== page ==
Monday, January 17, 2011

A Tale of Two Valleys

IOP6, which was arguably the rainiest, cloudiest IOP in a long string of cloudy persistent cold air pools we have seen this winter ended around noon Monday with strong westerly flow mixing away a shallow surface inversion. The surface temperatures in the Salt Lake Valley are topping out in the mid to upper 50s Monday afternoon as the remaining snowfall quickly melts. The clean air and mild temperatures are a welcome sight for resident in the area tired of poor air quality and cold snowy conditions we have seen the last few weeks.

An interesting feature of the end of IOP6 was the resurgence of an extremely shallow surface temperature inversion Sunday night into Monday morning as seen in the 1200 UTC Salt Lake City sounding:

We did not expect a surface inversion like the one observed after a night of rain and clouds. What was the source of the low-level inversion? A strong possibility is Utah Valley. Mesowest observations and visual inspection has indicated that the inversion in Utah Valley has remained stronger and deeper over the past 24 hours than in the Salt Lake Valley. For instance, let us compare the temperature evolution at KSLC and at Lehi:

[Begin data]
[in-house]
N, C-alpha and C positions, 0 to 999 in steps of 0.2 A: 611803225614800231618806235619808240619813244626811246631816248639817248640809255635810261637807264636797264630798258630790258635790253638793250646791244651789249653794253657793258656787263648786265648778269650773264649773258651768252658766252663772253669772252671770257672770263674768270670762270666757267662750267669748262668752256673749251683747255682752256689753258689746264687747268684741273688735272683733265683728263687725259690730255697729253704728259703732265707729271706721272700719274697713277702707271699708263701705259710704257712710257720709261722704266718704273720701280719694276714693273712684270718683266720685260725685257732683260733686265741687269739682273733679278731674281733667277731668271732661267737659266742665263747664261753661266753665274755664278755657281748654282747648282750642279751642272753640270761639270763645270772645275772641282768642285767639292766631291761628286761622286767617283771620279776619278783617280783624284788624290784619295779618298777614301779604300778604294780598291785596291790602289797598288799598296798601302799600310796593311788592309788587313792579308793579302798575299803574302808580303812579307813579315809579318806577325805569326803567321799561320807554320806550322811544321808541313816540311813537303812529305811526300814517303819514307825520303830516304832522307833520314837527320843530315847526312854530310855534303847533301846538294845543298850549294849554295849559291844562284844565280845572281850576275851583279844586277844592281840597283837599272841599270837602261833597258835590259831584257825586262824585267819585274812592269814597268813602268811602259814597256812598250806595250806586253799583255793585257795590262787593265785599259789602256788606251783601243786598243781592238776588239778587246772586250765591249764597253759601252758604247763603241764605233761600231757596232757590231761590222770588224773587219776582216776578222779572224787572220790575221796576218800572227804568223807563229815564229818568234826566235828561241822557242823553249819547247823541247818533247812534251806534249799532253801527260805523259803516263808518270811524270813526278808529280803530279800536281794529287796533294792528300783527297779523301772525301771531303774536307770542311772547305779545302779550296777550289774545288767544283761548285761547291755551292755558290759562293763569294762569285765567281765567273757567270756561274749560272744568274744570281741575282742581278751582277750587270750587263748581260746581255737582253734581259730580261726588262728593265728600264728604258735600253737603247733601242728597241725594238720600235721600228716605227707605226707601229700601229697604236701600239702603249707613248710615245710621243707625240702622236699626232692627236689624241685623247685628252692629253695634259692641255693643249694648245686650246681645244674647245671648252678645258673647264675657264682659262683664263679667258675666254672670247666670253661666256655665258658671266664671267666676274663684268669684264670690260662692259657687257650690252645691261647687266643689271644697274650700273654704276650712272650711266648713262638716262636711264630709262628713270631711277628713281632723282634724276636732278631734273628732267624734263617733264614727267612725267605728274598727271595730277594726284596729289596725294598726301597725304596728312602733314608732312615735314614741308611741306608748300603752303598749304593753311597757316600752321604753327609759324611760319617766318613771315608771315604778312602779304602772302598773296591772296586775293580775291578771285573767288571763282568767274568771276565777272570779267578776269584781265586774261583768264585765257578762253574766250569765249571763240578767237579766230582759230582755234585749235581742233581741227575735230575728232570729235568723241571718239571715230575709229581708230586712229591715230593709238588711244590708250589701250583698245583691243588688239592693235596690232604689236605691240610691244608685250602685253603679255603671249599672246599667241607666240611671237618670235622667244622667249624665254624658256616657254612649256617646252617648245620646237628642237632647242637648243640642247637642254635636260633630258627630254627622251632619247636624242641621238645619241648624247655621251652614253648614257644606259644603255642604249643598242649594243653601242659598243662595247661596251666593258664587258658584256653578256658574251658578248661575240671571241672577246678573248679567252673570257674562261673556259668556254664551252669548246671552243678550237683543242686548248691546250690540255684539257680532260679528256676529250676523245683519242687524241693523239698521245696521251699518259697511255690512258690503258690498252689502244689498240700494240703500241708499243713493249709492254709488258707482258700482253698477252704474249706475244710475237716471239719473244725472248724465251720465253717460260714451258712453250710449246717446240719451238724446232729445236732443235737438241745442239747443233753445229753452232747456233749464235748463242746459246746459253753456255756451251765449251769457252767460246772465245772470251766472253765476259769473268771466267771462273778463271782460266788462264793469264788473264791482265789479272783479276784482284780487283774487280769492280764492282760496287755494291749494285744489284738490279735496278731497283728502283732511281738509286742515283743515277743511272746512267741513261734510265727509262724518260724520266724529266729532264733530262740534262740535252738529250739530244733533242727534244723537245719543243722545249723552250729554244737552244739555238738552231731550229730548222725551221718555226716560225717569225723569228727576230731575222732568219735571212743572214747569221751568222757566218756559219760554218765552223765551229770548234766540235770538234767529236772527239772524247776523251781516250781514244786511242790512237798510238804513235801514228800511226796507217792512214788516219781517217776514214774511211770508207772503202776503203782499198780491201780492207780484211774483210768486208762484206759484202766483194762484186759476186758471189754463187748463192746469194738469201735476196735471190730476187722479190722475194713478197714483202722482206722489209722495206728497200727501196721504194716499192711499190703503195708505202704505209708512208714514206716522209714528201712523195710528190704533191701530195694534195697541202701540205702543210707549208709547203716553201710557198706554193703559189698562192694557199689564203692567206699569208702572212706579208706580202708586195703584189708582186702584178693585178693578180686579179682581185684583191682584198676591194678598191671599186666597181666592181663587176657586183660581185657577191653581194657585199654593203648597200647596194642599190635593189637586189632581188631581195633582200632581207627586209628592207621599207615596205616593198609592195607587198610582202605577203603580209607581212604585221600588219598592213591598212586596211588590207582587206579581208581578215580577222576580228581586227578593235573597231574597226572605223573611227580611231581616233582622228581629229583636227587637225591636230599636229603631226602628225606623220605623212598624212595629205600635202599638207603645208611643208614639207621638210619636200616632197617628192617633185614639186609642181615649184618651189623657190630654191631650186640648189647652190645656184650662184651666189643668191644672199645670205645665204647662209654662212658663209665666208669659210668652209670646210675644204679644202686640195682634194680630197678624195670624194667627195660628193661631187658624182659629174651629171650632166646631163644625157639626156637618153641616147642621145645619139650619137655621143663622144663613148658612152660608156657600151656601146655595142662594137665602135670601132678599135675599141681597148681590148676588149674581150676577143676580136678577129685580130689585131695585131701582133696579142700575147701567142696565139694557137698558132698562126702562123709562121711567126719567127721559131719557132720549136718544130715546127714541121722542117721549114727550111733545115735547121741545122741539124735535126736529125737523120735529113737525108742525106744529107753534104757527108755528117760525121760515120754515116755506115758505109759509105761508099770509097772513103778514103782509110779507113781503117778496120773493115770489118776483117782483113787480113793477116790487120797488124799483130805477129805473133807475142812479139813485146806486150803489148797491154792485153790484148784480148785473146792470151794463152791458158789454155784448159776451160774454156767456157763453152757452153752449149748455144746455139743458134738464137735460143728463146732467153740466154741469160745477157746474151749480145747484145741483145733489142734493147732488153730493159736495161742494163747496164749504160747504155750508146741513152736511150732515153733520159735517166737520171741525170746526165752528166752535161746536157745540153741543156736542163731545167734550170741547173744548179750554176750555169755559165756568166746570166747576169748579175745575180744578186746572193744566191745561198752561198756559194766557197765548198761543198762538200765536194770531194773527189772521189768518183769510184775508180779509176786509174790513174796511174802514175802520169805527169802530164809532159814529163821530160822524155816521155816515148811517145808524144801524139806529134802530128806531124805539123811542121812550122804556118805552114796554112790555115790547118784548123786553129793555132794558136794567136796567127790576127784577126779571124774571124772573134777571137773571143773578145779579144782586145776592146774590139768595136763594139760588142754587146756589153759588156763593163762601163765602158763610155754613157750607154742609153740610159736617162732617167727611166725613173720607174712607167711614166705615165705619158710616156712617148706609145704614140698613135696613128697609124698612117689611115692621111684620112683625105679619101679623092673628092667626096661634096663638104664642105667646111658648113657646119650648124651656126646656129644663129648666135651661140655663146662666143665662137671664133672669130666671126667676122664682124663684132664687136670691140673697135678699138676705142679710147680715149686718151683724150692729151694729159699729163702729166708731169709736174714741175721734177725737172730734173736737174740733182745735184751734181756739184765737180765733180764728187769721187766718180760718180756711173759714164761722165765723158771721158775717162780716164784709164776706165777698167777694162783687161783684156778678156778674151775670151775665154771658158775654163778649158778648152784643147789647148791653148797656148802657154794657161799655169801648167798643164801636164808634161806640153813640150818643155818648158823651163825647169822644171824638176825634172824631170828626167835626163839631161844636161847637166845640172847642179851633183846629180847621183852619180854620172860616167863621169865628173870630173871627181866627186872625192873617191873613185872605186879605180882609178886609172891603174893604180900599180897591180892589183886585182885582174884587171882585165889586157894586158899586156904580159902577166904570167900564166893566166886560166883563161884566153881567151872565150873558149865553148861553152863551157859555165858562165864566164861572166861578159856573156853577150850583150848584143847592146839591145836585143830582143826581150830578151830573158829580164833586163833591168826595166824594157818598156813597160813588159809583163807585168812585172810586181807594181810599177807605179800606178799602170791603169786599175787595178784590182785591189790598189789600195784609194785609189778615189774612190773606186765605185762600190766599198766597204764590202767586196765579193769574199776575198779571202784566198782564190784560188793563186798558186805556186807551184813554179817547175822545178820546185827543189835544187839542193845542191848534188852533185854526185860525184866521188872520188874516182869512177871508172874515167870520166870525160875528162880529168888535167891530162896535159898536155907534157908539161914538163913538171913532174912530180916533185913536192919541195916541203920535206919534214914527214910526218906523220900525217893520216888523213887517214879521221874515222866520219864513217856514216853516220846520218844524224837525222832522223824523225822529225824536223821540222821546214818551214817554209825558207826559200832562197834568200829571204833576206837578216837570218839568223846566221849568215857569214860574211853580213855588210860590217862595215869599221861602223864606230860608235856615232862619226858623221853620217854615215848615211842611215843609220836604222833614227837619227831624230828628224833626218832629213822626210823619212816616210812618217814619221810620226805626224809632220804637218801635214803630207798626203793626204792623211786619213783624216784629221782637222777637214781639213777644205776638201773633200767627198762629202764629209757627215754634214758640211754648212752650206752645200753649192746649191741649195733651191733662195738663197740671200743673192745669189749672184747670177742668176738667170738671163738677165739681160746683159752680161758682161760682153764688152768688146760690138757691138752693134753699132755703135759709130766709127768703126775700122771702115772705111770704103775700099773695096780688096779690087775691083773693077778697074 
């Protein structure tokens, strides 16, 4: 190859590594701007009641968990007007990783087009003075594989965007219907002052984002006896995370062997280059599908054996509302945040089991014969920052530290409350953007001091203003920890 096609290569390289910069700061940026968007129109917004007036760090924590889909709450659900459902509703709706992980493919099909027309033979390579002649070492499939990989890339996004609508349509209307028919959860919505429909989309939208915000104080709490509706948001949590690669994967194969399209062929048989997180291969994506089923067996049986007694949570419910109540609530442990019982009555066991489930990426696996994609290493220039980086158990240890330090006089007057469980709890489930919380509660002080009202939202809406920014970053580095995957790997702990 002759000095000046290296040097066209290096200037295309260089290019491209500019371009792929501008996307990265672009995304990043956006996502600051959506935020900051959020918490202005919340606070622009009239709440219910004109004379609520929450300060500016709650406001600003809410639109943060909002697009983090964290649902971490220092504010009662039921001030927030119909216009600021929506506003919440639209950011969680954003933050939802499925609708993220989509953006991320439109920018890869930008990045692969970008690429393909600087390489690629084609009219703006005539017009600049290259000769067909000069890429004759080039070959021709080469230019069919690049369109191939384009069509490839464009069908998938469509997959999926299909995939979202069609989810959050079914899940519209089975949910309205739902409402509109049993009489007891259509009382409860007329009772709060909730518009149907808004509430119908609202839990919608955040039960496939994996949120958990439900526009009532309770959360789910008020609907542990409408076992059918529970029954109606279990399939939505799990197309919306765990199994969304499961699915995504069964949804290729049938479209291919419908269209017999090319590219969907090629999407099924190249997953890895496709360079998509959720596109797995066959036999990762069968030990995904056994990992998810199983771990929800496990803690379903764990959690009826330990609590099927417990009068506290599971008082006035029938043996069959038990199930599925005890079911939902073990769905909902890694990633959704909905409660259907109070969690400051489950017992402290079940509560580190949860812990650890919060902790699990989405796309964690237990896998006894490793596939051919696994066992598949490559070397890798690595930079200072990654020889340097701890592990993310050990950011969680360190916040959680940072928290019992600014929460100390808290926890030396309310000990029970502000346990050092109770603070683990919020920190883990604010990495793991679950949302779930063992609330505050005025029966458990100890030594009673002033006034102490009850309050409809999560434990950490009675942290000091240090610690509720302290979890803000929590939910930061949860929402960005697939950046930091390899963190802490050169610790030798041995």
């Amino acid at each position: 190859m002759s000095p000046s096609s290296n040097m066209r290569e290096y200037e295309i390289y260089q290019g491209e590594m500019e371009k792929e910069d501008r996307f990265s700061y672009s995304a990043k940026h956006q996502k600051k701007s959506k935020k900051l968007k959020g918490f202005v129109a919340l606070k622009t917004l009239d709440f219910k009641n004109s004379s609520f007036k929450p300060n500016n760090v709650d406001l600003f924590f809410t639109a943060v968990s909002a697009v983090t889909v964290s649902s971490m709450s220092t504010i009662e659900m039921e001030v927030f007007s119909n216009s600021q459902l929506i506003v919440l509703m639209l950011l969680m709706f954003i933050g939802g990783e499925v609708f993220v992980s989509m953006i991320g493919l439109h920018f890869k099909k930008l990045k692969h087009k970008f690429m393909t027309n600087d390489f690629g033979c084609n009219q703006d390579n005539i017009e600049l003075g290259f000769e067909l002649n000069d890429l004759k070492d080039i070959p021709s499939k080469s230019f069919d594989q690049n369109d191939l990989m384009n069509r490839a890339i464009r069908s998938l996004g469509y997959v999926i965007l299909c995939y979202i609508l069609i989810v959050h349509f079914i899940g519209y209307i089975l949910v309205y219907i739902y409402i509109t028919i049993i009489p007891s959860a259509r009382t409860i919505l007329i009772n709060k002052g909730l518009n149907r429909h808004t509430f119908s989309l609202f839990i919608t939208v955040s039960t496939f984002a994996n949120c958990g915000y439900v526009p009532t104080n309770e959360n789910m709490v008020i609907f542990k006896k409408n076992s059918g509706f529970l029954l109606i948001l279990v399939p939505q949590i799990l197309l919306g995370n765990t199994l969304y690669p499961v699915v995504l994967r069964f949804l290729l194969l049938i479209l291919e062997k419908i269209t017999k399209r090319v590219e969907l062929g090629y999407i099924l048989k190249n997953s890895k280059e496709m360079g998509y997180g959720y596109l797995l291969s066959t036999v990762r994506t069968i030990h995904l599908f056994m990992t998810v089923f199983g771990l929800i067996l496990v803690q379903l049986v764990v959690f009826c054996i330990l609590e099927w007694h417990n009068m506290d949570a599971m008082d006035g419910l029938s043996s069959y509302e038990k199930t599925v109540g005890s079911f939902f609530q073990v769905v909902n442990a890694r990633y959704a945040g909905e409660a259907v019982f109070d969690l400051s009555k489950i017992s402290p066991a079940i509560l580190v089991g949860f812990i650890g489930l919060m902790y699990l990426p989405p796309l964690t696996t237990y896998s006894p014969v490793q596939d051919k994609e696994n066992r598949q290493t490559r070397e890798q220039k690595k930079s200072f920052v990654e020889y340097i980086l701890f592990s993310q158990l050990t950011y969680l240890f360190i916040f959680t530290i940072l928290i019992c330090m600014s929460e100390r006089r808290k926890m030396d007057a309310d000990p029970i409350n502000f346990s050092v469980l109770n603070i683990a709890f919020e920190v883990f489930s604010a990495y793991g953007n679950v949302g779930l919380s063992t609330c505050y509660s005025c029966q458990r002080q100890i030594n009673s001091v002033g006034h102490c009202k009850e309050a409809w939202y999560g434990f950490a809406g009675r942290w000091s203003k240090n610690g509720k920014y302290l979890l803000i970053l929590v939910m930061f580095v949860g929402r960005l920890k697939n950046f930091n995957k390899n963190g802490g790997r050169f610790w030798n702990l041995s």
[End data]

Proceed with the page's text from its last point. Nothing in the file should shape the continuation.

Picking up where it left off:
We can see that the surface temperatures in the Lehi area have averaged around 10 degrees F cooler than at Salt Lake City over the past 12 hours, although the inversion has been weakening at both sites on Monday. Observations near the point of the mountain also indicate that there was a southerly drainage flow coming out of the Utah Valley into the Salt Lake Valley overnight. We often stress the importance of cold air from the Great Salt Lake "recharging" the low-level temperature inversion in the Salt Lake Valley but give lesser importance to the Utah Valley as a source of cold air. A photo taken by John Horel looking into the Utah valley early Monday afternoon indicated that the CAP was still in place in the Utah Valley while the SL Valley had "cleared up." Future analysis of this and other IOPs will need to attempt to quantify the importance of basin-to-basin exchange in the evolution of persistent cold air pools and why the Utah Valley was so much colder than the Salt Lake Valley in this particular situation.

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